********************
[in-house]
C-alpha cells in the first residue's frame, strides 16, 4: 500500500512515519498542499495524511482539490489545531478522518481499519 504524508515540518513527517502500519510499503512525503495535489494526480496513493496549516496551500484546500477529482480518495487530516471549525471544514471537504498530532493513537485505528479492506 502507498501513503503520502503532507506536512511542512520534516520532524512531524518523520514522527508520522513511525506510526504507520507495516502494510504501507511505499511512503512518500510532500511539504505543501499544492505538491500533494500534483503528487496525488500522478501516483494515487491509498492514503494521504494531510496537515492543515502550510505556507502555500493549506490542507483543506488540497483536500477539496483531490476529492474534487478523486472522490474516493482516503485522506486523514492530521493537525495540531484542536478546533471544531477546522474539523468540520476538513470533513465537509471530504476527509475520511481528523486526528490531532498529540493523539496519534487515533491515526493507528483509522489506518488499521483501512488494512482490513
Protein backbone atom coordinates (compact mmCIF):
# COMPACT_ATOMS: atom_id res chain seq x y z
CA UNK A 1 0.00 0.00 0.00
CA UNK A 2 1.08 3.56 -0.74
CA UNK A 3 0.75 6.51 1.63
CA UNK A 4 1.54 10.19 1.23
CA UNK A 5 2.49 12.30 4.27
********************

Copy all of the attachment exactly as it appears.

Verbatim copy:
[in-house]
C-alpha cells in the first residue's frame, strides 16, 4: 500500500512515519498542499495524511482539490489545531478522518481499519 504524508515540518513527517502500519510499503512525503495535489494526480496513493496549516496551500484546500477529482480518495487530516471549525471544514471537504498530532493513537485505528479492506 502507498501513503503520502503532507506536512511542512520534516520532524512531524518523520514522527508520522513511525506510526504507520507495516502494510504501507511505499511512503512518500510532500511539504505543501499544492505538491500533494500534483503528487496525488500522478501516483494515487491509498492514503494521504494531510496537515492543515502550510505556507502555500493549506490542507483543506488540497483536500477539496483531490476529492474534487478523486472522490474516493482516503485522506486523514492530521493537525495540531484542536478546533471544531477546522474539523468540520476538513470533513465537509471530504476527509475520511481528523486526528490531532498529540493523539496519534487515533491515526493507528483509522489506518488499521483501512488494512482490513
Protein backbone atom coordinates (compact mmCIF):
# COMPACT_ATOMS: atom_id res chain seq x y z
CA UNK A 1 0.00 0.00 0.00
CA UNK A 2 1.08 3.56 -0.74
CA UNK A 3 0.75 6.51 1.63
CA UNK A 4 1.54 10.19 1.23
CA UNK A 5 2.49 12.30 4.27